Jeff Wilson II: One of the best things about adopting ProConnect Tax Online is our ability to manage the tax preparation process in the cloud, from start to finish, securely. Our staff of four for tax seamlessly worked our clients through the engagement letter, scanning and intake process. The key focus for our practice is to ensure that our tax software and internal/operation software integrate to make the client experience seamless. Based on our year-end customer satisfaction service survey, we received a 95 percent approval from our customers on our process and software usage!
Intuit ProConnect Team: As to the integration of QuickBooks® Online Accountant (QBOA) and ProConnect Tax Online, can you give an example about how you relied on this integration to solve a problem for a client?
Jeff Wilson II: For our firm, we relied heavily on the QBOA and ProConnect Tax Online integration to process high-value small business tax returns. Our small business tax returns are our highest value clients. Unlike most tools, the QBOA to ProConnect Tax Online integration allowed us to increase the profit margin on most valued clients without sacrificing client services. At the end of tax season, we prefer to avoid putting ourselves under too much additional deadline delivery pressure, so we tell our clients after April 1 that their returns are automatically put on extension. This year, in particular, was difficult; I began a new business endeavor as a farmer. During busy season, I had to take multiple visits to my farm in Florida for clearing and planting. As a result, I was not in my office or available for physical meetings. The integration gave me and my staff the ability to be remote. Our clients were able to provide us documentation without having clients commute to our office in Washington, D.C., where traffic is horrible, or incur postage charges.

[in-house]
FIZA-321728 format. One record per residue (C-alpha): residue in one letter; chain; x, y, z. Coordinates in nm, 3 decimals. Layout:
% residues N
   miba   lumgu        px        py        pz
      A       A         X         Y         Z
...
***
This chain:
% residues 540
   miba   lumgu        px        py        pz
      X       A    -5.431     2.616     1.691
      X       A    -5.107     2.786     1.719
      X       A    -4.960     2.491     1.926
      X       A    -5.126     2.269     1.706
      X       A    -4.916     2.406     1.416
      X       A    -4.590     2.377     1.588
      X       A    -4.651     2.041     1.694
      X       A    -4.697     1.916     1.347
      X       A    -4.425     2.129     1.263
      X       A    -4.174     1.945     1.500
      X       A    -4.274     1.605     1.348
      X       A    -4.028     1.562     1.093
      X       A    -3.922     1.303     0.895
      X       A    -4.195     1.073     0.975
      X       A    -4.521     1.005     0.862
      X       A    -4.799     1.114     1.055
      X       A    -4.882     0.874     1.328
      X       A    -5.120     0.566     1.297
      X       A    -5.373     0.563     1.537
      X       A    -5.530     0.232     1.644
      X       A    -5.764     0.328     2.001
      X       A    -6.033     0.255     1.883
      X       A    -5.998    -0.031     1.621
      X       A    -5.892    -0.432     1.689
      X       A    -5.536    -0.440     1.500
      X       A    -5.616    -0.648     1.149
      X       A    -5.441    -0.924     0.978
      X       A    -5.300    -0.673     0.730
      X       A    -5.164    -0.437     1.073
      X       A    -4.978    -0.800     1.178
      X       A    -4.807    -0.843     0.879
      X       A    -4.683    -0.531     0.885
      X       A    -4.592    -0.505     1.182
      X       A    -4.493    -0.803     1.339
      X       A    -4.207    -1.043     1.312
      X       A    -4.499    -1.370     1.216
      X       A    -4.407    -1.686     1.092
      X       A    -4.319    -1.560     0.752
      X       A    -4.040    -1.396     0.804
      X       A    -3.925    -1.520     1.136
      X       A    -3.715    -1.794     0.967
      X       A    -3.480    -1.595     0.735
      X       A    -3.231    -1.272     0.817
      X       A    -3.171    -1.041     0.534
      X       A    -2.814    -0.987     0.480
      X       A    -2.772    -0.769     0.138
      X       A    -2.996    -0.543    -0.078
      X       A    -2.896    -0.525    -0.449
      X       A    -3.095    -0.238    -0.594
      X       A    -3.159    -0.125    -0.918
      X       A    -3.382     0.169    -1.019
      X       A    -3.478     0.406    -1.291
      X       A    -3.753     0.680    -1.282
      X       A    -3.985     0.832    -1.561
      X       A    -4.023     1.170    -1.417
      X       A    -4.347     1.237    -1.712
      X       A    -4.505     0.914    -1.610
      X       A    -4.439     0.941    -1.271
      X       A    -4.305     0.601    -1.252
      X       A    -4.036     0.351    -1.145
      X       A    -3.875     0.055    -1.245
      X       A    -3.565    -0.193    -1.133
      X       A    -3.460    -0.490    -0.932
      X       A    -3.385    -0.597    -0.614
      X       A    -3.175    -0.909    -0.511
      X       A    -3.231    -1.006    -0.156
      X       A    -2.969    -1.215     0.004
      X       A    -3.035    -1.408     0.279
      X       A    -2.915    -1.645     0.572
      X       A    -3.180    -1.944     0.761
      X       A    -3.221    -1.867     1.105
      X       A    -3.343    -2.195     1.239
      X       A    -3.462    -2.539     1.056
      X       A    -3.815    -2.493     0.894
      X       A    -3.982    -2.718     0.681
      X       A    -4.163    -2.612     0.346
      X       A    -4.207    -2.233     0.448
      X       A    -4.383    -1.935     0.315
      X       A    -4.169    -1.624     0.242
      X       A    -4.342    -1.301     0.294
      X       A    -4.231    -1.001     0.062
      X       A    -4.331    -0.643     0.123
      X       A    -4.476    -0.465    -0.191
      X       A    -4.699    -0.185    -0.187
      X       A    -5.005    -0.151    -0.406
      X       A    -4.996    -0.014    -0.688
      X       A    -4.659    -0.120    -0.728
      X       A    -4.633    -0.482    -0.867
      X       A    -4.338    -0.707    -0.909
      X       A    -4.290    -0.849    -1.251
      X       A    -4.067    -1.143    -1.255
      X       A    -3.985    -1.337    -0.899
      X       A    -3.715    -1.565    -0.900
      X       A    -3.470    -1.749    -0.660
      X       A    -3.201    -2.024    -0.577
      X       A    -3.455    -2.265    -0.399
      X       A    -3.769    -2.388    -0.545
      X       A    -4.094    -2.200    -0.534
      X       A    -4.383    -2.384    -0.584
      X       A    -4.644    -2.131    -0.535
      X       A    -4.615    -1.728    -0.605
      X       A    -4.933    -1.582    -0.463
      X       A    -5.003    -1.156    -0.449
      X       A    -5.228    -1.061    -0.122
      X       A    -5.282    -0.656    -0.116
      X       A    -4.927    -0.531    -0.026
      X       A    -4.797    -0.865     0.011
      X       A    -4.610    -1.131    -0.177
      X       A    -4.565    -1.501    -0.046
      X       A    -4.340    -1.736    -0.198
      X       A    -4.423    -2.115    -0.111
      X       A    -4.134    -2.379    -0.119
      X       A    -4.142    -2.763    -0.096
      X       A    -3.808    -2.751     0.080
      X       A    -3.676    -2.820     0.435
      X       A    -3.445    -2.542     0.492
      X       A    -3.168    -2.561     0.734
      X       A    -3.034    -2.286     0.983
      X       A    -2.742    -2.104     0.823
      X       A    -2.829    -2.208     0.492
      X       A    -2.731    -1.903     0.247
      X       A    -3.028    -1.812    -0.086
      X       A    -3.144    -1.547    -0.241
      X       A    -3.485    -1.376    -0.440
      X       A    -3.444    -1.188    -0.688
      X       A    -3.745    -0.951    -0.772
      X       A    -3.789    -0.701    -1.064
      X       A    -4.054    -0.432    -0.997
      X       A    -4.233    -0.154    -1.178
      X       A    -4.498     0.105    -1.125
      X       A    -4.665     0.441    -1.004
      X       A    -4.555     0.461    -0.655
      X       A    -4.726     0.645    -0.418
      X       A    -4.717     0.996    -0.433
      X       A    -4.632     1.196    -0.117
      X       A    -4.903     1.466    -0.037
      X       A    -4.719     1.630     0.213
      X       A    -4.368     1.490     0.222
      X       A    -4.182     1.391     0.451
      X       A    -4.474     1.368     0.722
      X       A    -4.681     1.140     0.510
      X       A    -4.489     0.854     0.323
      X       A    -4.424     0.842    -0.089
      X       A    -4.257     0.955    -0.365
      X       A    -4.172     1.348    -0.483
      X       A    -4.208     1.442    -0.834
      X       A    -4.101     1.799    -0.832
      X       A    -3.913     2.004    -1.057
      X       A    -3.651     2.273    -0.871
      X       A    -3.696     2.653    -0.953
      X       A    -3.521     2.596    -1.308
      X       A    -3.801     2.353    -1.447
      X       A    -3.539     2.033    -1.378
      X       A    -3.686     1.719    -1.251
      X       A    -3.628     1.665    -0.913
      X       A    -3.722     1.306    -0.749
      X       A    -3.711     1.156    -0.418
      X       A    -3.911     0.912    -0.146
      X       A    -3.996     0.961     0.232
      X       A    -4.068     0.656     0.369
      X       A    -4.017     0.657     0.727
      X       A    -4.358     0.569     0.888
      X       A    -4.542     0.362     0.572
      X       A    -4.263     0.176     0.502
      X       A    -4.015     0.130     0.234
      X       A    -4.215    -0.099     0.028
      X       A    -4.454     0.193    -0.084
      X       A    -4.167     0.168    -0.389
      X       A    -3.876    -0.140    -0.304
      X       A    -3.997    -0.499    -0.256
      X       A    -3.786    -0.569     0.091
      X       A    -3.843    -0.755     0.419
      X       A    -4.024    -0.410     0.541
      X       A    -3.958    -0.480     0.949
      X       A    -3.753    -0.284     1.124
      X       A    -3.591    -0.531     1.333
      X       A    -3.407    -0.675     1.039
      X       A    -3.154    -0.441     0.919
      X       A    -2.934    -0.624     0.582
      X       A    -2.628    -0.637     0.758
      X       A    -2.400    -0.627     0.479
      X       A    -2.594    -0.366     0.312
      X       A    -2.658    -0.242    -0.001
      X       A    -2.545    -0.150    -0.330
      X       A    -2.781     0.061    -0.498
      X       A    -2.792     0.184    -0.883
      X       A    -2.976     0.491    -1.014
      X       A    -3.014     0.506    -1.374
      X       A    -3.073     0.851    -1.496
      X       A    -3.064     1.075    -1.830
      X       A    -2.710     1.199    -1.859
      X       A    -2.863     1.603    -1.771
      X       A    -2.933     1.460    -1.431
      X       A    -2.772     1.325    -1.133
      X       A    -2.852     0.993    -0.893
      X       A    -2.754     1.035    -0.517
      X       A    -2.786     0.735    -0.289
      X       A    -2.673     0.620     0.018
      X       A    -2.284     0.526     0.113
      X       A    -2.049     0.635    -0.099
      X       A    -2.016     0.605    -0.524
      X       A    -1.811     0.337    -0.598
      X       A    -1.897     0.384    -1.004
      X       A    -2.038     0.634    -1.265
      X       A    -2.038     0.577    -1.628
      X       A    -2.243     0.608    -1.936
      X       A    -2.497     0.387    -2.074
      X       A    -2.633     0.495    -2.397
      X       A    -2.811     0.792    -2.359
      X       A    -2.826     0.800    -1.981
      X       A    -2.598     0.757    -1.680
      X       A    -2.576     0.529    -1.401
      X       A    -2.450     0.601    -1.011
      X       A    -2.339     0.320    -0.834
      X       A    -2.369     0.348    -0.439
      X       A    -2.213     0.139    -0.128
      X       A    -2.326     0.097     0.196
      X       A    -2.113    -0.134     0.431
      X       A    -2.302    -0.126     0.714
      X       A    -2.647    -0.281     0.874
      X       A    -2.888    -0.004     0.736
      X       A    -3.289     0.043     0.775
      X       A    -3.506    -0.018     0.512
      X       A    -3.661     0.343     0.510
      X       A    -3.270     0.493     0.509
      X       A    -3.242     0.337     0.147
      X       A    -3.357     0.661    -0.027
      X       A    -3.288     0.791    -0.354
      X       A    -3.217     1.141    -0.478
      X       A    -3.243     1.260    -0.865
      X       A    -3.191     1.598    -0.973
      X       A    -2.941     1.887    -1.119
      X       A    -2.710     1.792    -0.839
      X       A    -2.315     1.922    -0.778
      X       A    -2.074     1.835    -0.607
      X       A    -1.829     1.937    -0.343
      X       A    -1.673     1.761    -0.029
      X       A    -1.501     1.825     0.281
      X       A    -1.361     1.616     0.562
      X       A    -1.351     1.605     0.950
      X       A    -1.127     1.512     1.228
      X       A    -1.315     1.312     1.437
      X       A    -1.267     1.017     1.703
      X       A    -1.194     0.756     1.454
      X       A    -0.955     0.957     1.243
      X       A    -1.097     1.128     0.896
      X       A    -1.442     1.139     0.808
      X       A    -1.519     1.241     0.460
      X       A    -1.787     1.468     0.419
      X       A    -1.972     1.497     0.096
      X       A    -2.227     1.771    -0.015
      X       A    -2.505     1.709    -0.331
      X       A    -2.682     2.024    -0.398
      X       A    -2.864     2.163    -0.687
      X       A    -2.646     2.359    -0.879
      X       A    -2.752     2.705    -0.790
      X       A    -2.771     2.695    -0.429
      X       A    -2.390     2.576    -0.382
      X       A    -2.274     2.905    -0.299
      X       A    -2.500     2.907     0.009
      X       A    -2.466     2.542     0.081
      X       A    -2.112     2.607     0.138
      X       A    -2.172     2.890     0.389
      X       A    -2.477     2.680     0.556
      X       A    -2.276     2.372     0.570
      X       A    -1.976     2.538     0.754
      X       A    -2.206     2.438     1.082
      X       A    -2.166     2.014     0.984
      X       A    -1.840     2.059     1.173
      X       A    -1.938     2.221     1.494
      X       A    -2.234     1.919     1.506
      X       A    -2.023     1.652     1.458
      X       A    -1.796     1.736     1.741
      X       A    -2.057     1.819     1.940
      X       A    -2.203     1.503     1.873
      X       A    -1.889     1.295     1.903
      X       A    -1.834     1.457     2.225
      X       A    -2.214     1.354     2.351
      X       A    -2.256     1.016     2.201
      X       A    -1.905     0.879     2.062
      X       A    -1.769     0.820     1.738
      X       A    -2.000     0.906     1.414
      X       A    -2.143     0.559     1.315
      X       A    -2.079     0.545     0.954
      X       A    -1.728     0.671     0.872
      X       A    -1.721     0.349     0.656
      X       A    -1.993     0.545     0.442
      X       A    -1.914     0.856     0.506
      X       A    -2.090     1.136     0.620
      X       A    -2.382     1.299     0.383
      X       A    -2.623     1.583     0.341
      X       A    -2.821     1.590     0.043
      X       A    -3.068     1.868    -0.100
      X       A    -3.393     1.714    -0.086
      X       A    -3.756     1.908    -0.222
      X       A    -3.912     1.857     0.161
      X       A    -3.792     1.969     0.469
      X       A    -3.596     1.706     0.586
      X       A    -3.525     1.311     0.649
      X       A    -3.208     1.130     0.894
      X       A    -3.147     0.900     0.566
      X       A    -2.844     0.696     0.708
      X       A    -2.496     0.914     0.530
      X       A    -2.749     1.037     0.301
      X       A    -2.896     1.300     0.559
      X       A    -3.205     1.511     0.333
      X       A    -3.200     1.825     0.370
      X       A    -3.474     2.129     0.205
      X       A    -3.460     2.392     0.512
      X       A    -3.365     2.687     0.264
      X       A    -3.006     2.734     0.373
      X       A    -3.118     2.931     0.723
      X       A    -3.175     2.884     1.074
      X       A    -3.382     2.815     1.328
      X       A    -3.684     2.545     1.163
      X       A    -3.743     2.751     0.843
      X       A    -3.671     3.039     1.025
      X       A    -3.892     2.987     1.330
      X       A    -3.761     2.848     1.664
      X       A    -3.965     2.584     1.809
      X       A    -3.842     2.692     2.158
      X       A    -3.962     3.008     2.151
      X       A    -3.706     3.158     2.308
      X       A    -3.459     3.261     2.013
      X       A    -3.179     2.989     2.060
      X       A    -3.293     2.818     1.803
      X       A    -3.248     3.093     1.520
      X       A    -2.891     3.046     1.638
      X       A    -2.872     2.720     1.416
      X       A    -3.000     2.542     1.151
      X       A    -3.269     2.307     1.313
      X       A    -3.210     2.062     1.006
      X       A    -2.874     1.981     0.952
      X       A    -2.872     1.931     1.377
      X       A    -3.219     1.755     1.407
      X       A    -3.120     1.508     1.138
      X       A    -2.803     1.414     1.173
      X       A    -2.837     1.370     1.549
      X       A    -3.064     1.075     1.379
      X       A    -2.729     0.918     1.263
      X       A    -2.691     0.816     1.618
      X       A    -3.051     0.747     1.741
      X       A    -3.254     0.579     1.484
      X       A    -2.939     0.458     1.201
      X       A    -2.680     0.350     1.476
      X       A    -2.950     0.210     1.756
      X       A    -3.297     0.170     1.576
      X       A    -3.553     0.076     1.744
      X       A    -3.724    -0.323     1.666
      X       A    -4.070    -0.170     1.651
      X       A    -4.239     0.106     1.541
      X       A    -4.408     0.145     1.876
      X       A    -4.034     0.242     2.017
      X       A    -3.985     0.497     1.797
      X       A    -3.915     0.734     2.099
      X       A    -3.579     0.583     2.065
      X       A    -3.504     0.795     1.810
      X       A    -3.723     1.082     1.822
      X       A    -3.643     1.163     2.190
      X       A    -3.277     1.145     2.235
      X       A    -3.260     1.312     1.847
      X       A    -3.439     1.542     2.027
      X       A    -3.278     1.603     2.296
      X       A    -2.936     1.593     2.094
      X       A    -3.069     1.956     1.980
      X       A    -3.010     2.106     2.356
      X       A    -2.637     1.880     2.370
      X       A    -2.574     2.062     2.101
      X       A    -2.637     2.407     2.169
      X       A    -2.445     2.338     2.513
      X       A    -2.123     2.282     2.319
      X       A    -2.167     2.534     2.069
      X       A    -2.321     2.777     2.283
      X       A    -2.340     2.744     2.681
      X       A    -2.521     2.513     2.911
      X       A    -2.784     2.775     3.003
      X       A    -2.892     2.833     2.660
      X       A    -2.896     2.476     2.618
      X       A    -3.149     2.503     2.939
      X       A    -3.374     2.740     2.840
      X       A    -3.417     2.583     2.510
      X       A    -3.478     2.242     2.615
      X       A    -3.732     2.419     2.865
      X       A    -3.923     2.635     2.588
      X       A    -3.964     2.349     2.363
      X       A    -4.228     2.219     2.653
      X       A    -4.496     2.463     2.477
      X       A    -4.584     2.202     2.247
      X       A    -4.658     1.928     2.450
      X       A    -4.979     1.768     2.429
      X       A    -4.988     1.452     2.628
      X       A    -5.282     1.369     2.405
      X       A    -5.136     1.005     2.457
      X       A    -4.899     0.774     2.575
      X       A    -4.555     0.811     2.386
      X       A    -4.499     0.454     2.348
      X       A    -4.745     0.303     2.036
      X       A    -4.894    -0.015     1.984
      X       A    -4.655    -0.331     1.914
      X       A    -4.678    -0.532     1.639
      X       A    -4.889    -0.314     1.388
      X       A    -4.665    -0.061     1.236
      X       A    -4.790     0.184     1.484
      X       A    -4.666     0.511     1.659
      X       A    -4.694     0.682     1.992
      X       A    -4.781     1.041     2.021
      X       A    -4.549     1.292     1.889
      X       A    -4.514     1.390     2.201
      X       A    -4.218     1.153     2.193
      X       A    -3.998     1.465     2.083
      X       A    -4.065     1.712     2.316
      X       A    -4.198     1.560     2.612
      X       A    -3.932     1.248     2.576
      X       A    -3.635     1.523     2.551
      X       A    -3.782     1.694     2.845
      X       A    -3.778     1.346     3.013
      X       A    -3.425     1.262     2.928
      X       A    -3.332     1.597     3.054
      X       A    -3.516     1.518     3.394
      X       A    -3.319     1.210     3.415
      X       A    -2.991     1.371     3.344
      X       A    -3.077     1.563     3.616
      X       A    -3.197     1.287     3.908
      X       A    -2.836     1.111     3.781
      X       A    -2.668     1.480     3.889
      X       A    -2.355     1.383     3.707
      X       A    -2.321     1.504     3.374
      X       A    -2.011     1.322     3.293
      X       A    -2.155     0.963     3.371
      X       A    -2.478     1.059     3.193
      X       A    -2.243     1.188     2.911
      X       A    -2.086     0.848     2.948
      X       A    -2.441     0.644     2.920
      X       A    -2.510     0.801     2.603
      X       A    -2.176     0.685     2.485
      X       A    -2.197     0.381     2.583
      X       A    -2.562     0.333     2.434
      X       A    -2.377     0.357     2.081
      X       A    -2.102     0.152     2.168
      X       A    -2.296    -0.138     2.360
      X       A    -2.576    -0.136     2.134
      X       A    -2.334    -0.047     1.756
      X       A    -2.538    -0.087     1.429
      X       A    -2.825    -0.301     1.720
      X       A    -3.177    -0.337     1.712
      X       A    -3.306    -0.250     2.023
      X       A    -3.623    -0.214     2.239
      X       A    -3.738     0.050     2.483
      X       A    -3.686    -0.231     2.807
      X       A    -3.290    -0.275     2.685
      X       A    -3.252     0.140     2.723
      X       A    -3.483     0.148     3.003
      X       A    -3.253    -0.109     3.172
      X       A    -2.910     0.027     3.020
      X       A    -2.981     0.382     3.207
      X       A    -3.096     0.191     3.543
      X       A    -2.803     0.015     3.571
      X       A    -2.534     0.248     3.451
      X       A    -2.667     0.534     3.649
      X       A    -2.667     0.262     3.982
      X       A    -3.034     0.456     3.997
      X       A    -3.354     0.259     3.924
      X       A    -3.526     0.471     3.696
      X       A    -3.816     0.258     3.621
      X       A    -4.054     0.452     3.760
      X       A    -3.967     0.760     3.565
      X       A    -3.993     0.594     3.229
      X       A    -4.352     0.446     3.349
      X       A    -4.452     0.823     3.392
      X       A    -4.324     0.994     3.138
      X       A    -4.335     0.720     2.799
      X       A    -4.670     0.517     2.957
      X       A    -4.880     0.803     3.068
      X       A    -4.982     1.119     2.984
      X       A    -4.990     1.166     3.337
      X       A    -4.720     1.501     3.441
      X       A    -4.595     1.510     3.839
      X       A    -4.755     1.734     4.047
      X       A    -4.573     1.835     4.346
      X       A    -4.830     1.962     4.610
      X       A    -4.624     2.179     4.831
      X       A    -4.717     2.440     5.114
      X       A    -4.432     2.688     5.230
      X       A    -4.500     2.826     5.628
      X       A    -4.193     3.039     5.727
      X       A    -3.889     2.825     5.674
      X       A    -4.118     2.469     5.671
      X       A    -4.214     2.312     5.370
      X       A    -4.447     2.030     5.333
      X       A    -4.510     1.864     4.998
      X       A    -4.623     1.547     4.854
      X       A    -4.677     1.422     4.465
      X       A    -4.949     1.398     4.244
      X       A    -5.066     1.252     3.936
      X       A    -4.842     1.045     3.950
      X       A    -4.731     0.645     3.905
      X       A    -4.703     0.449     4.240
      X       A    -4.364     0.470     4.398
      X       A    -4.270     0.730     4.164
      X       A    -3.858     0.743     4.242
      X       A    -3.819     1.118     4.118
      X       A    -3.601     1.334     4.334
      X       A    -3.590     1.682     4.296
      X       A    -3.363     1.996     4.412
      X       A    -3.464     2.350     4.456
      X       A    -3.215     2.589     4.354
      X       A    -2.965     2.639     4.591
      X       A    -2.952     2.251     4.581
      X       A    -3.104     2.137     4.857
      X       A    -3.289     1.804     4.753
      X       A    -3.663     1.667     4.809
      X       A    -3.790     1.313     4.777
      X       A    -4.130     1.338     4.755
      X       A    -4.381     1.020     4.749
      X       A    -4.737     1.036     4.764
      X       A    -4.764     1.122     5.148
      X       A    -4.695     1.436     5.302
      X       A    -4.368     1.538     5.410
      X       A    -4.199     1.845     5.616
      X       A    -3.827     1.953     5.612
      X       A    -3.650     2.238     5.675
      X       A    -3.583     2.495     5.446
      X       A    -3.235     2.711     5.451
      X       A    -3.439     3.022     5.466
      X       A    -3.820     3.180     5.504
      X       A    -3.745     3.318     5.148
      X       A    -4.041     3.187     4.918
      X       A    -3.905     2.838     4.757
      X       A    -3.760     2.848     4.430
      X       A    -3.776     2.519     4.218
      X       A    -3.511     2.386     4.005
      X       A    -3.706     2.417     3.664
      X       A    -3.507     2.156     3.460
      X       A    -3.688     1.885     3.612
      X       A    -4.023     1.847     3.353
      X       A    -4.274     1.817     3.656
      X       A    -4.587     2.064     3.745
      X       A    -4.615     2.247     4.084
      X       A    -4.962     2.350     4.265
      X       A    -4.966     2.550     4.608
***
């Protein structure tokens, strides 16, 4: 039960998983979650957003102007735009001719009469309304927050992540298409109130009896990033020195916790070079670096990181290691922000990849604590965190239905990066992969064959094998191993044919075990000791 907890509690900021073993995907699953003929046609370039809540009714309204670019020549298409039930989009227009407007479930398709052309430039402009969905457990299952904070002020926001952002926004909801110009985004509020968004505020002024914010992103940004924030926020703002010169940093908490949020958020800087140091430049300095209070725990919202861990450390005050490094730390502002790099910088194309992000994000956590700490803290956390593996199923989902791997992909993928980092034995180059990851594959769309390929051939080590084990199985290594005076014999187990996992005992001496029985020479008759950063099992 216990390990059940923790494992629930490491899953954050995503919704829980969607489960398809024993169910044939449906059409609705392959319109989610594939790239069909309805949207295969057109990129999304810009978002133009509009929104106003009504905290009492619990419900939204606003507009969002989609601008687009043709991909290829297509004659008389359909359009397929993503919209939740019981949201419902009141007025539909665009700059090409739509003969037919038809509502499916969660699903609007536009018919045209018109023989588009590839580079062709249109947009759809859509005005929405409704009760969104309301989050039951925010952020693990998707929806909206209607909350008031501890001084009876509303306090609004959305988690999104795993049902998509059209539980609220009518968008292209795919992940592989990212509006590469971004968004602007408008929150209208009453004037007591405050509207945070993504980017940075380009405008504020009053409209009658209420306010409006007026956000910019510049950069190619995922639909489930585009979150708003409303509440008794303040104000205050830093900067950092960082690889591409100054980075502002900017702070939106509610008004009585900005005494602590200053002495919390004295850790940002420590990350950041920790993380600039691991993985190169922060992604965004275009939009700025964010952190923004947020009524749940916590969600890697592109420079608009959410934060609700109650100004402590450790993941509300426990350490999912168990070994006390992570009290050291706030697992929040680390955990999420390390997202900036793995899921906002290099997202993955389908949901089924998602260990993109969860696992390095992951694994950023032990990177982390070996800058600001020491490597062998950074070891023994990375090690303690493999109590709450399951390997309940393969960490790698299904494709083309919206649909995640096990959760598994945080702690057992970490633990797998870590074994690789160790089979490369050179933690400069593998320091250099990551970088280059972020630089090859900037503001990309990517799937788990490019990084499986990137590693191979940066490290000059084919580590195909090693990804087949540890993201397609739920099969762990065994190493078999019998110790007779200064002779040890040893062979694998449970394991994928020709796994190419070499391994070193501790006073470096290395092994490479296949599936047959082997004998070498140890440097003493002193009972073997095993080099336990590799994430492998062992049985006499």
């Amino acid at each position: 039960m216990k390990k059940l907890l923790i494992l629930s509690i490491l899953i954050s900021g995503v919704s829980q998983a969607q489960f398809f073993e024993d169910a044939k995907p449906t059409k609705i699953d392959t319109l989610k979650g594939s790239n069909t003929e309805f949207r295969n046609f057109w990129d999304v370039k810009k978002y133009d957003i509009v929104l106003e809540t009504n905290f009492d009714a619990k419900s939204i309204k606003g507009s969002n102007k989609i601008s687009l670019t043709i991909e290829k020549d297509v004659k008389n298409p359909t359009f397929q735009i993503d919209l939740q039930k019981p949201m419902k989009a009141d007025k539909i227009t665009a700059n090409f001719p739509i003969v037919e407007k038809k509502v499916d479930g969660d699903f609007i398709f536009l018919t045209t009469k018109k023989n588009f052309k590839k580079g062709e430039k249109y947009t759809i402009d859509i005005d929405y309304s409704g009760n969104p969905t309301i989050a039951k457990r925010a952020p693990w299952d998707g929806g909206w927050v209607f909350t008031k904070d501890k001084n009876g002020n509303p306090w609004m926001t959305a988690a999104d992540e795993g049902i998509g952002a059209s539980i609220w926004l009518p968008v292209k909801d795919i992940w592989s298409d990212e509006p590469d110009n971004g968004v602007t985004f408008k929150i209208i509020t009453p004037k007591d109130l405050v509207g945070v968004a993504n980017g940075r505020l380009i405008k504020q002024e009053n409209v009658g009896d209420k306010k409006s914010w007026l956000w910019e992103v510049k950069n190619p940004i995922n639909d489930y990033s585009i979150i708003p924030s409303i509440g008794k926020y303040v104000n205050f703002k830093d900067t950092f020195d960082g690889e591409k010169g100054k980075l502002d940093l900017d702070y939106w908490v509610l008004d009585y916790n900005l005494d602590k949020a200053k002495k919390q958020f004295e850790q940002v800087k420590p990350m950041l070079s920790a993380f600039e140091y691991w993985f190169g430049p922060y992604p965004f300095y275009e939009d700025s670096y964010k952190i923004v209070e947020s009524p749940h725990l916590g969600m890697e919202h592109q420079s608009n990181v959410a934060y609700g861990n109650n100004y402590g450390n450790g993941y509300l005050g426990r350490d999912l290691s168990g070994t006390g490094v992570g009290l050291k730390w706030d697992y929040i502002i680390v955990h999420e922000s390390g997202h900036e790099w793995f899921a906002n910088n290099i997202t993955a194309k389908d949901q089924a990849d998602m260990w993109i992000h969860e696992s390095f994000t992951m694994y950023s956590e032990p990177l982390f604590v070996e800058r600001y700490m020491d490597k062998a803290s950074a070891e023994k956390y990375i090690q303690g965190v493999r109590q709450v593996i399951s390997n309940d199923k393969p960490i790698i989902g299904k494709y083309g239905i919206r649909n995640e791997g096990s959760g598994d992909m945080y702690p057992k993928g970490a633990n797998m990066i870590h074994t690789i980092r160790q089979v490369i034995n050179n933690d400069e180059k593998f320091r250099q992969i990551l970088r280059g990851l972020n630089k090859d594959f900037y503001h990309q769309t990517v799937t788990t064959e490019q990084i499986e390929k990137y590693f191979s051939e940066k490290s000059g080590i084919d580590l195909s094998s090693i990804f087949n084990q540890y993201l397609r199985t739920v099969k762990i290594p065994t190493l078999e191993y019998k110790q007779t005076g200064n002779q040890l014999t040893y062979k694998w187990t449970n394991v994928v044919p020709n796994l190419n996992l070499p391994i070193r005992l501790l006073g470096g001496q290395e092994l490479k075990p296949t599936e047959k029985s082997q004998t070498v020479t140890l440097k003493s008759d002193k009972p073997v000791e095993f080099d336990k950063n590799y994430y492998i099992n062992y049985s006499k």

Intuit ProConnect Team: Have you been met with any resistance from clients who want to stay out of the cloud?
Jeff Wilson II: In the adoption of new technology, any practitioner should be ready to face the headwinds that come with such a change. While we have faced some resistance with our move to a solely cloud-based firm, we have eased our clients’ resistance by educating them on the benefits of having their documents secured in the cloud, rather than some unregulated file cabinet. In addition, we consistently educate our clients on how our adoption of new technology is meant to enhance their experience of working with us.
Intuit ProConnect Team: What is your advice to some accountants who are on the fence about moving their practice to the cloud?
Jeff Wilson II: I would ask, “What are you waiting for?” If you’re not growing your business, then you’re shrinking. If you’re not adopting efficient and great client experience software, then your client base will eventually shrink. Your future client, whether you like it, prefers technology and demands a smooth technological experience. Obtaining a viable business cloud is not an option, but a must. This is the golden age for startup accounting firms!
Editor’s note: This article was originally published June 16, 2017.